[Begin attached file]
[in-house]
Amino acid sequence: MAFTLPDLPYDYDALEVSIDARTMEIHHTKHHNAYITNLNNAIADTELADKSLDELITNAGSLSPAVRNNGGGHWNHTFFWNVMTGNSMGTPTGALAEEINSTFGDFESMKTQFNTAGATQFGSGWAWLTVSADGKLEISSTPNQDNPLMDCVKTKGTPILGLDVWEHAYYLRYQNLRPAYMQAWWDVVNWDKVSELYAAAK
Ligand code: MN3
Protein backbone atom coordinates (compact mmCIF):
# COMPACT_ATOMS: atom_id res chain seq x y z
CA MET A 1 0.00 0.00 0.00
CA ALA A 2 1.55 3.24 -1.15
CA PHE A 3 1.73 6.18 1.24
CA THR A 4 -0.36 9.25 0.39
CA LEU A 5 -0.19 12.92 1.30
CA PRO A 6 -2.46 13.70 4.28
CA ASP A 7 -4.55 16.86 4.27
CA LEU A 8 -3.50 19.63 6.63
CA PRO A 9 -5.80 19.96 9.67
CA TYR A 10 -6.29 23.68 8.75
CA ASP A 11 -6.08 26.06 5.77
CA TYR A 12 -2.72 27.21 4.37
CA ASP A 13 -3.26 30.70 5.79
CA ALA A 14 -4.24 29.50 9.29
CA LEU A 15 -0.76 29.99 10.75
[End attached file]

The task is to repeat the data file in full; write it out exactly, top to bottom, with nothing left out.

[in-house]
Amino acid sequence: MAFTLPDLPYDYDALEVSIDARTMEIHHTKHHNAYITNLNNAIADTELADKSLDELITNAGSLSPAVRNNGGGHWNHTFFWNVMTGNSMGTPTGALAEEINSTFGDFESMKTQFNTAGATQFGSGWAWLTVSADGKLEISSTPNQDNPLMDCVKTKGTPILGLDVWEHAYYLRYQNLRPAYMQAWWDVVNWDKVSELYAAAK
Ligand code: MN3
Protein backbone atom coordinates (compact mmCIF):
# COMPACT_ATOMS: atom_id res chain seq x y z
CA MET A 1 0.00 0.00 0.00
CA ALA A 2 1.55 3.24 -1.15
CA PHE A 3 1.73 6.18 1.24
CA THR A 4 -0.36 9.25 0.39
CA LEU A 5 -0.19 12.92 1.30
CA PRO A 6 -2.46 13.70 4.28
CA ASP A 7 -4.55 16.86 4.27
CA LEU A 8 -3.50 19.63 6.63
CA PRO A 9 -5.80 19.96 9.67
CA TYR A 10 -6.29 23.68 8.75
CA ASP A 11 -6.08 26.06 5.77
CA TYR A 12 -2.72 27.21 4.37
CA ASP A 13 -3.26 30.70 5.79
CA ALA A 14 -4.24 29.50 9.29
CA LEU A 15 -0.76 29.99 10.75